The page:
[It’s still Christmas. . . .]
Ray Hartwig, who holds the office of the Secretary of the Lutheran Church Missouri Synod, draws attention to a Christmas account in the Bible that gets hardly any notice. It’s in the Book of Revelation:
And a great sign appeared in heaven: a woman clothed with the sun, with the moon under her feet, and on her head a crown of twelve stars. She was pregnant and was crying out in birth pains and the agony of giving birth. And another sign appeared in heaven: behold, a great red dragon, with seven heads and ten horns, and on his heads seven diadems. His tail swept down a third of the stars of heaven and cast them to the earth. And the dragon stood before the woman who was about to give birth, so that when she bore her child he might devour it. She gave birth to a male child, one who is to rule all the nations with a rod of iron, but her child was caught up to God and to his throne, and the woman fled into the wilderness, where she has a place prepared by God, in which she is to be nourished for 1,260 days. (Revelation 12:1-6)
So what do you make of this? The child is pretty obviously Christ. The woman is often interpreted as the Church, but the Church does not bring forth Christ, but the reverse. Besides, the Church is His bride, not His mother. Others say the woman is Israel, which is a possibility. Others say she is the Virgin Mary, which seems most likely. What does this account teach us about the meaning of Christmas?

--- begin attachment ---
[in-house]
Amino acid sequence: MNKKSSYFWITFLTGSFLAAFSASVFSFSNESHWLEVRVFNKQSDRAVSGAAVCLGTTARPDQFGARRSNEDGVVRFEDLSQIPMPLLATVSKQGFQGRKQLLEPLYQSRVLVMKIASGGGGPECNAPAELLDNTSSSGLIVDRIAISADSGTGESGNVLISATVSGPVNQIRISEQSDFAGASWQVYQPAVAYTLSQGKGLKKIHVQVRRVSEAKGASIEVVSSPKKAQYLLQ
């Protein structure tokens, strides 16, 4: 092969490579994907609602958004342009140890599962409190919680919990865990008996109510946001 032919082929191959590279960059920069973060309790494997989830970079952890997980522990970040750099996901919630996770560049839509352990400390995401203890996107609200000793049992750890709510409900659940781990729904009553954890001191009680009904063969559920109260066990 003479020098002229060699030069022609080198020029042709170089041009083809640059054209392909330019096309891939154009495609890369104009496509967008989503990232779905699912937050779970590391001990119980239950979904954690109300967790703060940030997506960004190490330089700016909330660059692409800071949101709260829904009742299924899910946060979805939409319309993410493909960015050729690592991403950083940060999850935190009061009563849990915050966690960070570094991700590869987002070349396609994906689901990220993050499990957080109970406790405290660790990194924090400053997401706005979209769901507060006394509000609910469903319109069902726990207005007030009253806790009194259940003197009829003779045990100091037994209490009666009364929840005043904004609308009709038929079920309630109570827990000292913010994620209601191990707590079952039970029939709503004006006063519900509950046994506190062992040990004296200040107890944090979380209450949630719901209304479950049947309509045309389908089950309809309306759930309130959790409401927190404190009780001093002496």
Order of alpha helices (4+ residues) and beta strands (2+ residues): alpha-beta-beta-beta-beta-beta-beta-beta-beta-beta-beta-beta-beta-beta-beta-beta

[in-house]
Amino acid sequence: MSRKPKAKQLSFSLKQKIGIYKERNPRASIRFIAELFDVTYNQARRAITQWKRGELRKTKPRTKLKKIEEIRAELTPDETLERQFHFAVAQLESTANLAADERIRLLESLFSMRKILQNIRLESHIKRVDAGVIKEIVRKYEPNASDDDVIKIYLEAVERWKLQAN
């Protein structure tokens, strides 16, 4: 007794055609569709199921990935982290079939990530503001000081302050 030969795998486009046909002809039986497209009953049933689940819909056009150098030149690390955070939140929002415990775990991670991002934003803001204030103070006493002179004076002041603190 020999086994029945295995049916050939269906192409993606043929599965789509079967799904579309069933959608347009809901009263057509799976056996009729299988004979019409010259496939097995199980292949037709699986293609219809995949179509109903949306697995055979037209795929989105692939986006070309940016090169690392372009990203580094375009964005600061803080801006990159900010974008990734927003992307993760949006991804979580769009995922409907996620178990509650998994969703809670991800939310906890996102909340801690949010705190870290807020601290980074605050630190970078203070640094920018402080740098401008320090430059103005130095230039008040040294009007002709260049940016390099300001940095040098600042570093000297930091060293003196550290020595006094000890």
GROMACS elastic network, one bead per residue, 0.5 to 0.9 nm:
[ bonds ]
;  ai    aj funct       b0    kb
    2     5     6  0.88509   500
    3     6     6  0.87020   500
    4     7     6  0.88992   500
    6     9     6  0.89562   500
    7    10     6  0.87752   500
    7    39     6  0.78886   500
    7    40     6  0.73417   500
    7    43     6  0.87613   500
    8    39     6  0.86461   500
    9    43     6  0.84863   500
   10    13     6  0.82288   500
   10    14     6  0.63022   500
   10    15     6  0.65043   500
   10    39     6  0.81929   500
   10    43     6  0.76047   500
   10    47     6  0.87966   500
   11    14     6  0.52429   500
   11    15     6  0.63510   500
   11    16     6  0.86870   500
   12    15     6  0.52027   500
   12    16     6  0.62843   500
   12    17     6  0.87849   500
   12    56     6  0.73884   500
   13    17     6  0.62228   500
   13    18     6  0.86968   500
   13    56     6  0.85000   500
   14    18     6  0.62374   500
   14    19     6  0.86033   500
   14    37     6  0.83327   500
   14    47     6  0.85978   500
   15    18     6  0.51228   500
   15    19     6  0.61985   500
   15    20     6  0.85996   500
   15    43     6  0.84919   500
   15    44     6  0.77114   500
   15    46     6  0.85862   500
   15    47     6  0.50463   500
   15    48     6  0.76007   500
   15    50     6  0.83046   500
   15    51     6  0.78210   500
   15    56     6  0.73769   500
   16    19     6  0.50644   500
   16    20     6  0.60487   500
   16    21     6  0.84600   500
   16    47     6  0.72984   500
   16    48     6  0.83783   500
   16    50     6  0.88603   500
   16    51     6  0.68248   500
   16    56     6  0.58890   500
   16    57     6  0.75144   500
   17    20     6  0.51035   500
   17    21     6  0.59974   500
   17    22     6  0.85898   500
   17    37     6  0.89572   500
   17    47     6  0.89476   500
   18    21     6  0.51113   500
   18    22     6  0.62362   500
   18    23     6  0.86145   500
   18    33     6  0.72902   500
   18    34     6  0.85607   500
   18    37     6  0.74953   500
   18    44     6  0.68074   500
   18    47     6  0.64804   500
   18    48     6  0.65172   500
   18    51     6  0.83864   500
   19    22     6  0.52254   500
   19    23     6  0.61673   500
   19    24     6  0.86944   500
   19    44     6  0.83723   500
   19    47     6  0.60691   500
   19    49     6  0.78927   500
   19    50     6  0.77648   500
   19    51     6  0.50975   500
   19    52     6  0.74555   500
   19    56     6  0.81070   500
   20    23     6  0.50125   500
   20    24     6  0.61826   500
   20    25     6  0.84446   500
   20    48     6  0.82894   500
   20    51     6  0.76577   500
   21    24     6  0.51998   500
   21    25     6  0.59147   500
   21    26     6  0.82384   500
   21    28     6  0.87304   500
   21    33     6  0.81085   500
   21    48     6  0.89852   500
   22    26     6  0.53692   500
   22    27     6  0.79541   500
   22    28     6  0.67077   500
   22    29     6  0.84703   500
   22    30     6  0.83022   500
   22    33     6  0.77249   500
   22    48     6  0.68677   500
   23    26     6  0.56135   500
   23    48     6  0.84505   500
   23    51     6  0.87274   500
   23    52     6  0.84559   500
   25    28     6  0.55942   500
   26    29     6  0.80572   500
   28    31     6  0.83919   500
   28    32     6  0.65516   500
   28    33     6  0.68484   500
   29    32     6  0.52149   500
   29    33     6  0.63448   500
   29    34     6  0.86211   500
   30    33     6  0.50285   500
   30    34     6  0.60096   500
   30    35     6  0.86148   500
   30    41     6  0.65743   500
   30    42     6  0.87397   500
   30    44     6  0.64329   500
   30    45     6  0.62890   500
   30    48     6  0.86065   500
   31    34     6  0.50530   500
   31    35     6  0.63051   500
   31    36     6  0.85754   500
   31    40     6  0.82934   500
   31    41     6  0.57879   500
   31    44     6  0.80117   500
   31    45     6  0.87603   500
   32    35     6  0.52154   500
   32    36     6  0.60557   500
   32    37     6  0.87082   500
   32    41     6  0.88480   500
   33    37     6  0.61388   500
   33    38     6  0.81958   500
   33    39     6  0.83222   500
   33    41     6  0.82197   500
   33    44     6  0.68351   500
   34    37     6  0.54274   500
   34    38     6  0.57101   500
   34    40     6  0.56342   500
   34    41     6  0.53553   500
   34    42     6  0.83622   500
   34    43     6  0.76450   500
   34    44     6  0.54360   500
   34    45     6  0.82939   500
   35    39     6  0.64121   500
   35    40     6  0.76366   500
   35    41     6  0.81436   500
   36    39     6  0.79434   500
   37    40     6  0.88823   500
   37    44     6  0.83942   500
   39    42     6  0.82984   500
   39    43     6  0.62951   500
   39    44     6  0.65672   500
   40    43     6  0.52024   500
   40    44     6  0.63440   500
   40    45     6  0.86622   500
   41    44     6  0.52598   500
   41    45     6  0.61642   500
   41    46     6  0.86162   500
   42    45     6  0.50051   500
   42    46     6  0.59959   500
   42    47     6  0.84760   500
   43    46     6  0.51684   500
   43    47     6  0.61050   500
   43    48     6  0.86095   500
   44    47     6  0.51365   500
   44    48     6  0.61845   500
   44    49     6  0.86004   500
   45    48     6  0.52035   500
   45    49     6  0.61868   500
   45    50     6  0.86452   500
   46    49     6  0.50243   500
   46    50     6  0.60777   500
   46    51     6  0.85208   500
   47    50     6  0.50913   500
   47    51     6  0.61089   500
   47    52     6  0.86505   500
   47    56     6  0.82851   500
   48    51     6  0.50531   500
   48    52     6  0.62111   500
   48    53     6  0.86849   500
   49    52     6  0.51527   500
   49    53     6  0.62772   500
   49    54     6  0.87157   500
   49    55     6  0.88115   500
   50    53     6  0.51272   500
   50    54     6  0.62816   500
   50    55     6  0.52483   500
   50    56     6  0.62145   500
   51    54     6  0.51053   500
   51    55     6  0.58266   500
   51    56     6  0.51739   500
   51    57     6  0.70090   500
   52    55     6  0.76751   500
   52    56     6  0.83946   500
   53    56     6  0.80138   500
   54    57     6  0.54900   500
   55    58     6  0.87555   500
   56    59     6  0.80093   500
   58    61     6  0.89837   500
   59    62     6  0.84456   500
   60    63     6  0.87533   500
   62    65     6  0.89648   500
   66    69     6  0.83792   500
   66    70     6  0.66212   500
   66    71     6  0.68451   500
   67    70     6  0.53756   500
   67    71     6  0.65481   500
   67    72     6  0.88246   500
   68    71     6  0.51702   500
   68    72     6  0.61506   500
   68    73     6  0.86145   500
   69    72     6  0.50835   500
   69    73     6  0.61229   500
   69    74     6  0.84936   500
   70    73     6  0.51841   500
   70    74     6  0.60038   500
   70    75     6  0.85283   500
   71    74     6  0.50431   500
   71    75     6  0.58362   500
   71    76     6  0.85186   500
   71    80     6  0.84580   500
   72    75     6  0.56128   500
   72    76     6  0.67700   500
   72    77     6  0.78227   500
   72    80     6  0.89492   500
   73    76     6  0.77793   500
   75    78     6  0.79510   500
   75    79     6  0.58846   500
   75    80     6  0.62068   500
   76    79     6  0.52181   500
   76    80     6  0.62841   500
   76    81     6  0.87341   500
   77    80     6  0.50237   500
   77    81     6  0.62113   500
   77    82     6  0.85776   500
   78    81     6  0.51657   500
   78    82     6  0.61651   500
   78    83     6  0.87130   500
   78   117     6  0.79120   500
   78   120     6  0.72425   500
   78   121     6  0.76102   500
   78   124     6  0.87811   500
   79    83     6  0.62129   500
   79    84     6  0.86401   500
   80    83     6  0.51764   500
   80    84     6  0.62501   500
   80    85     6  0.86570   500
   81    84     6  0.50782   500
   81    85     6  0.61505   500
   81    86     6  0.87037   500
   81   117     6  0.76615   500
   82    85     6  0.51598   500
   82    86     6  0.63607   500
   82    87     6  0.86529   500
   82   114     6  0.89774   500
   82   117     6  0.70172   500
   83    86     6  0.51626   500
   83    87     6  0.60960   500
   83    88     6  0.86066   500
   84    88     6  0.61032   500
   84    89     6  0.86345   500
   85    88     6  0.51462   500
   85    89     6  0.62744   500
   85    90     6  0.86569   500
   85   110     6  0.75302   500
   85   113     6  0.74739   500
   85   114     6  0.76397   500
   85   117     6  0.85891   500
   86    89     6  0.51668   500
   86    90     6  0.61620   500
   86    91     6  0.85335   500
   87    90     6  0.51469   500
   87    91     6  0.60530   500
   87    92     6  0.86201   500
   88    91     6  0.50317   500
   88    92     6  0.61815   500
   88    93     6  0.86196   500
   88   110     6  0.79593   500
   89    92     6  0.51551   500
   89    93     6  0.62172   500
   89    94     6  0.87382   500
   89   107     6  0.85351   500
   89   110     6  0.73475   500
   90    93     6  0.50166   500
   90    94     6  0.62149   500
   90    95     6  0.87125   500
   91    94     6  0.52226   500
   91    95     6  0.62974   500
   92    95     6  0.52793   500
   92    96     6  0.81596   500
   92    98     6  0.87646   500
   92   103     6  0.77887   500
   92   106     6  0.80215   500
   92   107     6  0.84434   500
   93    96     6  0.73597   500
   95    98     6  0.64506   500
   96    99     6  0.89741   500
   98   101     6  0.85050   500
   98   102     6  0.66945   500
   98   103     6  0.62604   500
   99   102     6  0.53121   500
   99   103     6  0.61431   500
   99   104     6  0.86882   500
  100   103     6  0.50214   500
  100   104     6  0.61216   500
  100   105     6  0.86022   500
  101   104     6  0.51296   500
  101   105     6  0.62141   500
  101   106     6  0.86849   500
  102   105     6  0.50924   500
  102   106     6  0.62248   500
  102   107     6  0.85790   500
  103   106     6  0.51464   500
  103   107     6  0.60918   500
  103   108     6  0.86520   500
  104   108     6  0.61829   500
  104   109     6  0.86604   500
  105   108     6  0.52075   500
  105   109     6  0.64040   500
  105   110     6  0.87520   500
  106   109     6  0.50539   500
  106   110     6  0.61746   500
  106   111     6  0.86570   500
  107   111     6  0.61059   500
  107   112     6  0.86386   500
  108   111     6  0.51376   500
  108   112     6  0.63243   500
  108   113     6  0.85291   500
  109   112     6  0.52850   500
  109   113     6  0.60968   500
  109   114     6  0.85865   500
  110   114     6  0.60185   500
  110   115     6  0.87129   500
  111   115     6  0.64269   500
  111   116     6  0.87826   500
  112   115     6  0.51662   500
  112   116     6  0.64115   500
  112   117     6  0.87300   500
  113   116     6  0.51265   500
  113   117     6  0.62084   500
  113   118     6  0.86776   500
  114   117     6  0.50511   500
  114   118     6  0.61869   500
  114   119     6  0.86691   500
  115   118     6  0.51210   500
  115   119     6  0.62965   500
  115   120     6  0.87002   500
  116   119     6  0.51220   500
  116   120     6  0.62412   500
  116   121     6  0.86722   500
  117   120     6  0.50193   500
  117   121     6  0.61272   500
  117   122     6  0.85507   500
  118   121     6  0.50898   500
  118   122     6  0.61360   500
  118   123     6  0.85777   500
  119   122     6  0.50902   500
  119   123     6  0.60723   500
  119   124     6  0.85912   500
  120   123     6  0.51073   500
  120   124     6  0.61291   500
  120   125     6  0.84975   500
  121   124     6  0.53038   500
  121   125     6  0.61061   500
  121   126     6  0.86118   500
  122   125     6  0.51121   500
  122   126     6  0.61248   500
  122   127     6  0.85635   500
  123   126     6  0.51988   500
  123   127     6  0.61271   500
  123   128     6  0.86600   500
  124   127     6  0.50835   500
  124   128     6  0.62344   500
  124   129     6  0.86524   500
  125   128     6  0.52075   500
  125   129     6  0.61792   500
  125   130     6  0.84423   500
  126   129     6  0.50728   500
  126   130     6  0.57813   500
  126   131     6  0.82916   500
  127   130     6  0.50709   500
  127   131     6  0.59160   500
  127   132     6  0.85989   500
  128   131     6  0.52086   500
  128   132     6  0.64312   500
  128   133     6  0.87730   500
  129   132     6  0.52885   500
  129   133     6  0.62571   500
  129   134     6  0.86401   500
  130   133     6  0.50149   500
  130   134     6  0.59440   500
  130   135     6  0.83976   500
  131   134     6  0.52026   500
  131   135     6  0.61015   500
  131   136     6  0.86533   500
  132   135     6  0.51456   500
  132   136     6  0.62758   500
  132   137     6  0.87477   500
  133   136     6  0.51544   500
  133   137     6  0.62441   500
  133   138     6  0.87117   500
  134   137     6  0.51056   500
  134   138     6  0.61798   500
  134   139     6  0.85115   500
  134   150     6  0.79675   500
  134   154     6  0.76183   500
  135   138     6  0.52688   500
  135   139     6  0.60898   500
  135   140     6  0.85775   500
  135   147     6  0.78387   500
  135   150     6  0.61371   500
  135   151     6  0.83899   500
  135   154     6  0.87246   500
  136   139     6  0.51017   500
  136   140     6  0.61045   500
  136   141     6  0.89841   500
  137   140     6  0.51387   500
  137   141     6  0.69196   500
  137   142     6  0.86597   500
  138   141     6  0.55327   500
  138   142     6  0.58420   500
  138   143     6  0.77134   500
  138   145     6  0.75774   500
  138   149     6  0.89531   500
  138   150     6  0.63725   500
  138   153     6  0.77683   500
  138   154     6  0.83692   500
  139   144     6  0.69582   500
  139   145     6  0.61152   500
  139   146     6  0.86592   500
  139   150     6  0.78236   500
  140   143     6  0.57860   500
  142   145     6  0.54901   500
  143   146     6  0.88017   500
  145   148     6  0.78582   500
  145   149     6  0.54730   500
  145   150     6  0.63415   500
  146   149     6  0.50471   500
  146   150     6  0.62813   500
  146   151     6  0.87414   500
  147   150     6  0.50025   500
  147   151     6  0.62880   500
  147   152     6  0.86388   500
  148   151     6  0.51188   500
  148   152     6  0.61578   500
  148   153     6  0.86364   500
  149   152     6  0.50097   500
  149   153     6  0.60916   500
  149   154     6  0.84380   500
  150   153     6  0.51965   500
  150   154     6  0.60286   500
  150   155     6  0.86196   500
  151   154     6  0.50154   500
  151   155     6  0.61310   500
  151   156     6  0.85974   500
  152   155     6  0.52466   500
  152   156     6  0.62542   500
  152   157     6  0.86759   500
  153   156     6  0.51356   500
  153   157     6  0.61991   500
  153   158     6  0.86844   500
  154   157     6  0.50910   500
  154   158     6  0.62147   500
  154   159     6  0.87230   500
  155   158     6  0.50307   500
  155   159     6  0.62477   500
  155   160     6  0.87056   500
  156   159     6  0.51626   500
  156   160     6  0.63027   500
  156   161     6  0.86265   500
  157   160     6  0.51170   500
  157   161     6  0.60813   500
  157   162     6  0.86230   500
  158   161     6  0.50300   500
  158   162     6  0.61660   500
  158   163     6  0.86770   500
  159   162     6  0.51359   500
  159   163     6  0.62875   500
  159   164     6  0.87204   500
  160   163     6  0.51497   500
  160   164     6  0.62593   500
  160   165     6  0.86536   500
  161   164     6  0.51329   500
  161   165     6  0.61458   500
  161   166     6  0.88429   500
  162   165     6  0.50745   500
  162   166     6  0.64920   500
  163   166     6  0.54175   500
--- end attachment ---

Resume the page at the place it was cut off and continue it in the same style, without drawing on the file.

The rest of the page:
UPDATE: I had always heard that the veneration of the Virgin Mary was a displacement of pagan goddess worship, with one evidence being that in Roman Catholic iconography, the depictions of Mary as the Queen of Heaven showed her wearing a crown of twelve stars and standing on the moon. Supposedly, this was how Diana the moon goddess was depicted. But this text, with Roman Catholics do ascribe to Mary, shows that the imagery is Biblical.
I suppose the best interpretation is that the woman represents “God’s people”–both in the sense of Israel and the Church as the new Israel–which is what the Lutheran Study Bible says, but that, as Al Colver adds in Carl’s link, both are represented in the historical Virgin Mary (who does bear the curse of the Fall, so that Christ can fully bear humanity’s Original Sin so as to atone for it).
If I don’t have the Roman Catholic position right, I’m open to correction.